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Item #d92aug38

"Impacts of Annual Weather Conditions on Forest Productivity--A Case Study Involving Four North American Deciduous Tree Species," D.D. Reed (Sch. For., Michigan Tech. Univ., Houghton MI 49931), E.A. Jones et al., Intl. J. Biometeor., 36(1), 51-57, Mar. 1992.

Studies at two intensively managed sites in northern Michigan show that responses to changes in temperature and moisture depend on the species and on site conditions. Projected climate changes may have dramatic effects on the productivity of at least some commercially important tree species in the northern U.S.

Item #d92aug39

"Forest Response to Climatic Change: Effects of Parameter Estimation and Choice of Weather Patterns on the Reliability of Projections," D.B. Botkin (Dept. Biol. Sci., Univ. California, Santa Barbara CA 93106), R.A. Nisbet, Clim. Change, 20(2), 87-111, Feb. 1992.

Sensitivity analyses show that projections of forest response will generally be insensitive to errors of 10% in parameter estimation, and relatively insensitive to the choice of baseline weather records.

Item #d92aug40

"Boreal Forest Sensitivity to Global Warming: Implications for Forest Management in Western Interior Canada," T. Singh (Northern For. Ctr., Edmonton, Alberta, Can.), E.E. Wheaton, For. Chronicle, 67(4), 342-348, Aug. 1991.

Increases of 3° -7° C projected for Alberta under a doubled CO2 scenario have many short- and long-term implications for forest management and for industries. Since the boreal forest is very sensitive to climatic changes, foresters need to develop a set of safe strategies to minimize the negative impacts and maximize the benefits of these changes.

Item #d92aug41

"Potential Impacts of Climate Change on Patterns of Production and the Role of Drainage in Grassland," A.C. Armstrong (Field Drainage Exper. Unit, Agric. Devel. & Advis. Serv., Anstey Hall, Maris Lane, Cambridge CB2 2LF, UK), D.A. Castle, Grass & Forage Sci., 47(1), 50-61, Mar. 1992.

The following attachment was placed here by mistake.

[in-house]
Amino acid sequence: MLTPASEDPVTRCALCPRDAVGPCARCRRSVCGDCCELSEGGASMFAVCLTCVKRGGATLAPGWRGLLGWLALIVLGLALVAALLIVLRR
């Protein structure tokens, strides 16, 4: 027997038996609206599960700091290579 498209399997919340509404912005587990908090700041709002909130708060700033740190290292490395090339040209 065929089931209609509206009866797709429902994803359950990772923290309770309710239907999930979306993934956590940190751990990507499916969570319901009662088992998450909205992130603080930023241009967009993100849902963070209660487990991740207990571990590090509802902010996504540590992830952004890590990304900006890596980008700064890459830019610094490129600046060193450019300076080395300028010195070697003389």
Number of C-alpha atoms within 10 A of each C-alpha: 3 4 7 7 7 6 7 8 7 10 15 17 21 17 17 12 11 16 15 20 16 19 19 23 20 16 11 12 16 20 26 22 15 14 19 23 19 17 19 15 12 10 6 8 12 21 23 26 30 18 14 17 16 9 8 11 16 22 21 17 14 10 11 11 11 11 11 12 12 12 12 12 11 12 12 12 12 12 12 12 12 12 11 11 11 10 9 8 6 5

Results from a grass production model show that patterns in the U.K. could be shifted significantly under an elevated CO2 climate. Greater grass growth in spring due to warmer temperature, and depressed growth in mid-season due to moisture deficit would be most noticeable on drained land. Under a changed climate, the drainage of grassland together with sound management to optimize output would be important.

Item #d92aug42

"An Initial Approach to Predicting the Sensitivity of the South African Grassland Biome to Climate Change," W.N. Ellery (Dep. Bot., Univ. Witwatersrand, Priv. Bag 3, Witwatersrand 2050, S. Africa), R.J. Scholes, M.T. Mentis, S. African J. Sci., 87(10), 499-503, 1991.

Defines three climatic indices by which the grassland biome in South Africa can be distinguished from neighboring biomes. They also provide a simple method of predicting possible vegetation responses to climatic change. The approach, demonstrated with a specific climate change scenario, has several advantages, although it fails to identify rates or pathways of change or species involved.

Item #d92aug43

"Soil Water Retention after Natural and Simulated Rainfall on a Temperate Grassland," J.M. Welker (Merlewood Res. Sta., Inst. Terr. Ecol., Grange Sands LA11 6JU, Cumbria, UK), S. McClelland, T. Weaver, Theor. Appl. Clim., 44(3-4), 229-237, 1991.

Examines temporal characteristics of soil water retention on experimental plots following natural and simulated summer showers. If a changed climate alters rainfall amounts of summer showers in the U.S. Northern Great Plains, soil water retention and associated ecosystem processes may be significantly altered in Agropyron smithii (Rybd.) grasslands.

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